Sometimes, fantasy football can provide a challenge from two distinct sides. On one hand, fortune can favour the brave (and the lucky). A gut feeling can provide those much-needed points to inch you in front of your opponent. On the other hand, the raw data can provide the answers. The stats can unearth a steal, ready as a secret weapon for the next season. As we all know targets matter!
In this first series of articles, we look at the latter option. We take that data and examine it for the answers we seek – to give a focus on NFL outfits that show promise in 2020. Teams who give arriving players their shot. Teams who can give existing players the chance to expand on the small role they had last year.
The analysis that forms the basis of these articles have come from both individual and team passing stats from the 2019 season. You can read on the way I collect and analyse these stats in the first instalment of this series. Be warned, these articles use a projection of teams having a similar target level for 2020 compared to the 2019 season.
In the second article in this series, we examine a Texas team with some big boots to fill…
Cowboy boots! Get it?? Anyway, a rocky 2019 season caused the Cowboys to miss out on the playoffs for the second time in three seasons. However, there was plenty of fantasy gold on offer with the offensive players at Dallas. Dak Prescott was the QB2, Ezekiel Elliot ended as RB3, with Michael Gallup and Jason Witten slightly further down their position lists at WR22 and TE11.
In total, 13 players were the target of Dak Prescott’s throwing over the course of the 2019 season, which was joint-third lowest in the NFL.
Dak’s 576 throws to offensive targets put the Cowboys at the team with the 9th highest targets in 2019. This gives an average of 44.3 targets/player – the 4th highest in the NFL. One team who managed more were the Rams, who have already been covered in the previous article.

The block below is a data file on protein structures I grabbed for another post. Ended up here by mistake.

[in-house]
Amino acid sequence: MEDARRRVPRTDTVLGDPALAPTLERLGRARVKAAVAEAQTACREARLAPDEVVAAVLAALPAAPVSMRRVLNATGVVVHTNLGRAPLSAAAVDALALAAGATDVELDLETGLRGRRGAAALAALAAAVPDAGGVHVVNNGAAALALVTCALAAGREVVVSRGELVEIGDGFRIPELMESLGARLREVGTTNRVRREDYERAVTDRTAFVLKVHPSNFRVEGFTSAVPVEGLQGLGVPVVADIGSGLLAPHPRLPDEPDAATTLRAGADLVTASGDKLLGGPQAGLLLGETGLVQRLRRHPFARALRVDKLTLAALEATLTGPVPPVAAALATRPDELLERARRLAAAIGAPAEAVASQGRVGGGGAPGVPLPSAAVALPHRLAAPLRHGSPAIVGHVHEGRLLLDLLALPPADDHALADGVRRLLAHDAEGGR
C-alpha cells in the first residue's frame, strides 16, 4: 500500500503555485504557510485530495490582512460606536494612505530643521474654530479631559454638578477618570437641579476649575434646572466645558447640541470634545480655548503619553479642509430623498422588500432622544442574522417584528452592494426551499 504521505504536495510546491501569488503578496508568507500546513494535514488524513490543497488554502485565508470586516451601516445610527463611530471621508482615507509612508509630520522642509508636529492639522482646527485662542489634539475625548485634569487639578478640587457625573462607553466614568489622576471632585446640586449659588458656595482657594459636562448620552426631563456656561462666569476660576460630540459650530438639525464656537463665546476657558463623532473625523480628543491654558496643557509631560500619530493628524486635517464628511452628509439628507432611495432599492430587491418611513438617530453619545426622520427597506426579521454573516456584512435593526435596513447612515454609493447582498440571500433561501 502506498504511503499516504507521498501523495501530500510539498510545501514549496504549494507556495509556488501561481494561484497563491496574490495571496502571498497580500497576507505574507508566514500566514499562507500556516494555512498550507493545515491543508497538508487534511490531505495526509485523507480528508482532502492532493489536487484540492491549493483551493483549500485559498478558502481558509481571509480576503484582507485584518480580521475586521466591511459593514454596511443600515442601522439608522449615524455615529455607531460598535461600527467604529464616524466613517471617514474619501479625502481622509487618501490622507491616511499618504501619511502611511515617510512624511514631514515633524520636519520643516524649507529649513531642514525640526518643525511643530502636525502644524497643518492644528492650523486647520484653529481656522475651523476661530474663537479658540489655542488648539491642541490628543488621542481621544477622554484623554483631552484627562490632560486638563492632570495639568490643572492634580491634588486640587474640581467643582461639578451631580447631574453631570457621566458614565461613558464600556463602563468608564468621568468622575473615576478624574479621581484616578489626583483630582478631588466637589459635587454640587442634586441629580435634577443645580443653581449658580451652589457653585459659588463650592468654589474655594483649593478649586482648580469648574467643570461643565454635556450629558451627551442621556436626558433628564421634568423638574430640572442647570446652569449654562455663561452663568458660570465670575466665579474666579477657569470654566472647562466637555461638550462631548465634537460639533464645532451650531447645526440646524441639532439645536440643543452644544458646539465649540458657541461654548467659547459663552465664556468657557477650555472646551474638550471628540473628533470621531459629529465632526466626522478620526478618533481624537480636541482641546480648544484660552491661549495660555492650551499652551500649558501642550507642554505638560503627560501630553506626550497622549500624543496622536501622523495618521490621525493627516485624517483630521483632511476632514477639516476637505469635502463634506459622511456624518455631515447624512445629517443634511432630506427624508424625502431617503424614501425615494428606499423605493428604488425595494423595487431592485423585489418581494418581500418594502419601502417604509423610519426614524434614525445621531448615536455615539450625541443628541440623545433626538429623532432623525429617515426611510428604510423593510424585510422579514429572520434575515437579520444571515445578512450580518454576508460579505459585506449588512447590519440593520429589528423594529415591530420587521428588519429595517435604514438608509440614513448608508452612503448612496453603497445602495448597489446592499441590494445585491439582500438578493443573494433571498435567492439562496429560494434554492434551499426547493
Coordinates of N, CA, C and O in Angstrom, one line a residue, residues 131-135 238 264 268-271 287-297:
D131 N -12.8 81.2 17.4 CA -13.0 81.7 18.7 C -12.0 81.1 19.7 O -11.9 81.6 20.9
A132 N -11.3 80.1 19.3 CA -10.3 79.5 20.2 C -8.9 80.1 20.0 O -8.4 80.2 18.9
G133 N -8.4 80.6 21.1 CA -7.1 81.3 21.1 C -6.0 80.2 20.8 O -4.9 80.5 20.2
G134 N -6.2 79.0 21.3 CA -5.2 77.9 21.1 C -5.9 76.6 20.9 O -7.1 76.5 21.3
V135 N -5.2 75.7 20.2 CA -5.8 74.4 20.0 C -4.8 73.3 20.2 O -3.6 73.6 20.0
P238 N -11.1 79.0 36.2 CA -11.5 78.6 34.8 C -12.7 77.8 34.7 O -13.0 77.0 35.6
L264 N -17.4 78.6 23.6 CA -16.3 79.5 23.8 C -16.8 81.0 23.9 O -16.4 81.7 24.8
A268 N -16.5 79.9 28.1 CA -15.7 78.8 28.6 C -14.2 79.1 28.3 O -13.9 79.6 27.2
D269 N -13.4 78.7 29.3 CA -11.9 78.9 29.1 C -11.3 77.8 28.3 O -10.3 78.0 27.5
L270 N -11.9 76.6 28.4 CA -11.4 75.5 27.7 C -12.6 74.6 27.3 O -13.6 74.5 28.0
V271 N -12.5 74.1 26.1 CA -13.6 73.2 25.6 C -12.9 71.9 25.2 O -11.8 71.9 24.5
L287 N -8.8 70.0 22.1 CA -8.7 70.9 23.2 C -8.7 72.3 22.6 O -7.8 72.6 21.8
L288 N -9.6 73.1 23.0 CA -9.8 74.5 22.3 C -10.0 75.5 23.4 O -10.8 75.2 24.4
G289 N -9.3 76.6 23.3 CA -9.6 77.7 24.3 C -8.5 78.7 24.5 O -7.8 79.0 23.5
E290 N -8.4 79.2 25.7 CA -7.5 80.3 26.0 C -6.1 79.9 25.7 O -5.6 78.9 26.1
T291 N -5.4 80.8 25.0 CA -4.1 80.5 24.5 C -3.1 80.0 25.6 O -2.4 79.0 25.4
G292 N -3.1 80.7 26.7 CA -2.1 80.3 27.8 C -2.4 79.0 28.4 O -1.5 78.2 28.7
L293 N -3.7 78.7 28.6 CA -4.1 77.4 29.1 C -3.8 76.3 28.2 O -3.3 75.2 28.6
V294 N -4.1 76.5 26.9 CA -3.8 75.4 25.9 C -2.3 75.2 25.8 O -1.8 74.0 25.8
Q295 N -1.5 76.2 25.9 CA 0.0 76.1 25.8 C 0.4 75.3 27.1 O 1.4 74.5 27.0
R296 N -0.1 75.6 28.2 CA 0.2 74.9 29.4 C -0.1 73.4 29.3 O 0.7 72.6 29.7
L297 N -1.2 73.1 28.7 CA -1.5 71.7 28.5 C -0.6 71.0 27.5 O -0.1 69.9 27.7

Out of those 13 targeted players, a NFL-high 5 players saw above 61 targets – Ezekiel Elliot, Michael Gallup, Amari Cooper, Randall Cobb and Jason Witten. Combined, these players account for 469 targets – 81% of the target share.
From the other 8 players, Blake Jarwin saw 41 targets (7.12%) but the other 7? Only 66 targets between them – a measly 11.46% share.
INS AND OUTS
If all five of those high-targeted players had stuck together for 2020, I can imagine it would be hard to look at anyone else digging into that colossal target share. However, two of them have left.
Randall Cobb has stayed within state lines and joined the Texans, whereas Jason Witten has moved with the Raiders to their new Vegas home. Together, those two accounted for 28.82% of targets from the 2019 season. Tavon Austin has also been released, taking an extra 4.17% with him. In total, the outgoing players take 32.99% with them.
At the time of writing, Dallas’ coaching staff have done like-for-like position replacements by bringing in a tight end and a wide receiver to replace the ones they have lost. Blake Bell joins from the Chiefs, and Tevin Jones from the Steelers.